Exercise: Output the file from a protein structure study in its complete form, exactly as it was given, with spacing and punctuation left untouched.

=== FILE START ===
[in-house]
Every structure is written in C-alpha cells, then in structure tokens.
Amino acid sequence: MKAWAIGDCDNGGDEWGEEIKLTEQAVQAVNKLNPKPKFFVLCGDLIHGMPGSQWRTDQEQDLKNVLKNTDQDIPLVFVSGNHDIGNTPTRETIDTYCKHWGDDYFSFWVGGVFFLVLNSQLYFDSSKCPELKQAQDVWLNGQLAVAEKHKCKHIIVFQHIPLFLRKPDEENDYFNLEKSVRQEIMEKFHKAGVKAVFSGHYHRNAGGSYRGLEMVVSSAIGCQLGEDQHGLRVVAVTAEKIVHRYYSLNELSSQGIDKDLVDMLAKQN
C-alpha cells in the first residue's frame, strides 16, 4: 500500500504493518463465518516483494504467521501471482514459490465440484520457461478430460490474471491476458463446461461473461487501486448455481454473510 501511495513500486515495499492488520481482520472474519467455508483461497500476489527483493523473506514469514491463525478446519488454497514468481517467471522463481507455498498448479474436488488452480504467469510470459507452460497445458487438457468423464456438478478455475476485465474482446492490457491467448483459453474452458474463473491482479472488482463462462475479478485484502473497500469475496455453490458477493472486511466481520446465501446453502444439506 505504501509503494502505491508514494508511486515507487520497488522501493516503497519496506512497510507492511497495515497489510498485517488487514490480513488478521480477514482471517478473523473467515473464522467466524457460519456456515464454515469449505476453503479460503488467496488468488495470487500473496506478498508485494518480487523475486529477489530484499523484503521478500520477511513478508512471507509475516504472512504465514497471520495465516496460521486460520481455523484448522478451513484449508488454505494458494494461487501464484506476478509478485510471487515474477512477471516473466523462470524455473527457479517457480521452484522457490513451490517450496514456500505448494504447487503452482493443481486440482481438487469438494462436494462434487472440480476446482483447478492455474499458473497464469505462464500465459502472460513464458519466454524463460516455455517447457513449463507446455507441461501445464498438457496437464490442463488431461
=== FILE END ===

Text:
[in-house]
Every structure is written in C-alpha cells, then in structure tokens.
Amino acid sequence: MKAWAIGDCDNGGDEWGEEIKLTEQAVQAVNKLNPKPKFFVLCGDLIHGMPGSQWRTDQEQDLKNVLKNTDQDIPLVFVSGNHDIGNTPTRETIDTYCKHWGDDYFSFWVGGVFFLVLNSQLYFDSSKCPELKQAQDVWLNGQLAVAEKHKCKHIIVFQHIPLFLRKPDEENDYFNLEKSVRQEIMEKFHKAGVKAVFSGHYHRNAGGSYRGLEMVVSSAIGCQLGEDQHGLRVVAVTAEKIVHRYYSLNELSSQGIDKDLVDMLAKQN
C-alpha cells in the first residue's frame, strides 16, 4: 500500500504493518463465518516483494504467521501471482514459490465440484520457461478430460490474471491476458463446461461473461487501486448455481454473510 501511495513500486515495499492488520481482520472474519467455508483461497500476489527483493523473506514469514491463525478446519488454497514468481517467471522463481507455498498448479474436488488452480504467469510470459507452460497445458487438457468423464456438478478455475476485465474482446492490457491467448483459453474452458474463473491482479472488482463462462475479478485484502473497500469475496455453490458477493472486511466481520446465501446453502444439506 505504501509503494502505491508514494508511486515507487520497488522501493516503497519496506512497510507492511497495515497489510498485517488487514490480513488478521480477514482471517478473523473467515473464522467466524457460519456456515464454515469449505476453503479460503488467496488468488495470487500473496506478498508485494518480487523475486529477489530484499523484503521478500520477511513478508512471507509475516504472512504465514497471520495465516496460521486460520481455523484448522478451513484449508488454505494458494494461487501464484506476478509478485510471487515474477512477471516473466523462470524455473527457479517457480521452484522457490513451490517450496514456500505448494504447487503452482493443481486440482481438487469438494462436494462434487472440480476446482483447478492455474499458473497464469505462464500465459502472460513464458519466454524463460516455455517447457513449463507446455507441461501445464498438457496437464490442463488431461